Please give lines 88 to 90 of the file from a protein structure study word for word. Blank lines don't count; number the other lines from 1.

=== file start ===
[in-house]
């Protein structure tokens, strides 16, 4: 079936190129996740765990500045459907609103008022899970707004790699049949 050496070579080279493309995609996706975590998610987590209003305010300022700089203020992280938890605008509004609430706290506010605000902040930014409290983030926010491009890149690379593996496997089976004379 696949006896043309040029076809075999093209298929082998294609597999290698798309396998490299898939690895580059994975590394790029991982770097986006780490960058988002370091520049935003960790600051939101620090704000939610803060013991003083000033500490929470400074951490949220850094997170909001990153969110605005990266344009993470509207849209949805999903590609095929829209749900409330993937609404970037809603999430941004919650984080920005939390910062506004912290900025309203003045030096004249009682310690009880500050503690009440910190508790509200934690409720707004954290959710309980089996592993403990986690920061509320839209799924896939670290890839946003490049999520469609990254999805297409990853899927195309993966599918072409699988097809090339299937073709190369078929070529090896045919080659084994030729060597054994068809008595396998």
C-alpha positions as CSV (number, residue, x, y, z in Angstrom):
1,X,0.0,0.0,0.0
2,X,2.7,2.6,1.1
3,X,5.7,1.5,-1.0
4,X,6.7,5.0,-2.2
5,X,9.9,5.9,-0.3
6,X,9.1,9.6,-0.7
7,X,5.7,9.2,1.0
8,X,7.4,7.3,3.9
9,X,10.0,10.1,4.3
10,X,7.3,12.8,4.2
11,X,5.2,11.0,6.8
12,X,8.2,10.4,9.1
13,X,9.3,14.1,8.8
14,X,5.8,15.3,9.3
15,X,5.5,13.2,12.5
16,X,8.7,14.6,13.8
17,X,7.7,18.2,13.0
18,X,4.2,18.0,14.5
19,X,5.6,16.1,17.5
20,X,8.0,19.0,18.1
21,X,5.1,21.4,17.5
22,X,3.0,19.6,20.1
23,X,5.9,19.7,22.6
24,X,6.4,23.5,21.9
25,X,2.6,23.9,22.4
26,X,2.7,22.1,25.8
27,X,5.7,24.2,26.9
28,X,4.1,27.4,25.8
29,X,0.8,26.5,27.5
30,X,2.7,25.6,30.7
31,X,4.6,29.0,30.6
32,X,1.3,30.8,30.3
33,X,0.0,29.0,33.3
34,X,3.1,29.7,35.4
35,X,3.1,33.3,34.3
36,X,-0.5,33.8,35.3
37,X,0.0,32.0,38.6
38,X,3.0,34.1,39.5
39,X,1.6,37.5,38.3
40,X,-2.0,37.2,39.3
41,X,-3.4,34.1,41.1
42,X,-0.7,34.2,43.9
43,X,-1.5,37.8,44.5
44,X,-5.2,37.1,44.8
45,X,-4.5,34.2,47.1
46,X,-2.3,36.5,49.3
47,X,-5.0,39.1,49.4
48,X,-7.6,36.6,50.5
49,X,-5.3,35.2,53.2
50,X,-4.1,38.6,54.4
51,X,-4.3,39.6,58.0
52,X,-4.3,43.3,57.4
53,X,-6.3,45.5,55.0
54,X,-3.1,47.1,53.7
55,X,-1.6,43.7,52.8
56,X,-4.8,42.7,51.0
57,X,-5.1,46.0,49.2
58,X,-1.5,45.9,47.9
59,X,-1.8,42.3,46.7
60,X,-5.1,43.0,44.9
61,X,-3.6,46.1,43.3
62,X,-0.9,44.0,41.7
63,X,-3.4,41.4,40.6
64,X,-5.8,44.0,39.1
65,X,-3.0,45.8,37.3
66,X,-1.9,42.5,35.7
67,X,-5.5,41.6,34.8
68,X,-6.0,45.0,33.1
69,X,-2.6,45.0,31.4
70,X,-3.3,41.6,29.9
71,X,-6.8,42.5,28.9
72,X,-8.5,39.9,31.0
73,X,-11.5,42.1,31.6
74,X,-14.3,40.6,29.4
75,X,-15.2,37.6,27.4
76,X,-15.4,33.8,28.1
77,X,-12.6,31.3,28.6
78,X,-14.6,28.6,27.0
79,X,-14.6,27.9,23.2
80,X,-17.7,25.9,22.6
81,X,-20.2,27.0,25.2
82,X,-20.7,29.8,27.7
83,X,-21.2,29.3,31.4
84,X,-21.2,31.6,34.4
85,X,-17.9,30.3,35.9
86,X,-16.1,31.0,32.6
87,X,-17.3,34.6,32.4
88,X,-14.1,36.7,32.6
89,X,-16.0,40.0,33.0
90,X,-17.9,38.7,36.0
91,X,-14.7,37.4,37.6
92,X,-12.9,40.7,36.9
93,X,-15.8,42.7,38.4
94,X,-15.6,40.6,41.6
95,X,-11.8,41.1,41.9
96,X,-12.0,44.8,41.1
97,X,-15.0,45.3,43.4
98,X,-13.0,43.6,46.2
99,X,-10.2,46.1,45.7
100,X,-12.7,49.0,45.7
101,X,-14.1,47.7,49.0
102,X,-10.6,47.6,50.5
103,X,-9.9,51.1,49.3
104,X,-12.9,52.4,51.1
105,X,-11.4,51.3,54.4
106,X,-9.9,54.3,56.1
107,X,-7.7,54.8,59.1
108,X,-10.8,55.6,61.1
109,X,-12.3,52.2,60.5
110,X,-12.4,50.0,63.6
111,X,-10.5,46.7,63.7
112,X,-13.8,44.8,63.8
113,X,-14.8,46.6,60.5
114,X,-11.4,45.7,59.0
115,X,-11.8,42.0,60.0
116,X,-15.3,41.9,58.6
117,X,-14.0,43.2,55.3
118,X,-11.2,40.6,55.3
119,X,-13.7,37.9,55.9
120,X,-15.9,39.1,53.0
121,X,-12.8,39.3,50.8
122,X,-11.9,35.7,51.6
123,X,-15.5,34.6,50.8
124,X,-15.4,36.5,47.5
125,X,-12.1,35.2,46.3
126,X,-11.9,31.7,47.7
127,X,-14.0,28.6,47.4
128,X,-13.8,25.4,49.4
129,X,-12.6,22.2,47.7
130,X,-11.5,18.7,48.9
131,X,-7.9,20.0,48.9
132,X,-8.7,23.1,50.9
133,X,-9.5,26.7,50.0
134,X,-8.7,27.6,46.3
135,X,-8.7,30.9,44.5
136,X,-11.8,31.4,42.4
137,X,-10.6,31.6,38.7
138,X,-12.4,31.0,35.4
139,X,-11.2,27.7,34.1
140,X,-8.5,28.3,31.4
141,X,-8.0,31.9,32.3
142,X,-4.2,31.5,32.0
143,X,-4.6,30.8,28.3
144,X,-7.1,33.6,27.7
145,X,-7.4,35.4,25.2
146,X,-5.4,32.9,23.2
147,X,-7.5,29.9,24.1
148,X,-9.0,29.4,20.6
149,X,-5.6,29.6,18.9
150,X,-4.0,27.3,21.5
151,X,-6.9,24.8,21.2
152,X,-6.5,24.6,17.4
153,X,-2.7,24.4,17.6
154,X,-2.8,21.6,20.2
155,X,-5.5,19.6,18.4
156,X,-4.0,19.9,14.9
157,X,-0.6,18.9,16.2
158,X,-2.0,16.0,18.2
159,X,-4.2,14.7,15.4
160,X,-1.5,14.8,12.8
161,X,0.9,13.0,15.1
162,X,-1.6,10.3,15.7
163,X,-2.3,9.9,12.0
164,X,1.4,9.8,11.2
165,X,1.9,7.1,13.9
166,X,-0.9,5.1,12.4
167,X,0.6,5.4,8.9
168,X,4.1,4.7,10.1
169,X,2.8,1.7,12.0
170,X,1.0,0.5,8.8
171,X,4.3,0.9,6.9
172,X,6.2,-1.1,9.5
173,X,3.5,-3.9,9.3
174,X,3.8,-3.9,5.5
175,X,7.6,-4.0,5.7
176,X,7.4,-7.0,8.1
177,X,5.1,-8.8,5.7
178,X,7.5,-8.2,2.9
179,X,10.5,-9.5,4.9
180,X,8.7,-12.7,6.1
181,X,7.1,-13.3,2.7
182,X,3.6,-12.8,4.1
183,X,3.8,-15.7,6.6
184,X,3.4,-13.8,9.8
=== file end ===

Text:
85,X,-17.9,30.3,35.9
86,X,-16.1,31.0,32.6
87,X,-17.3,34.6,32.4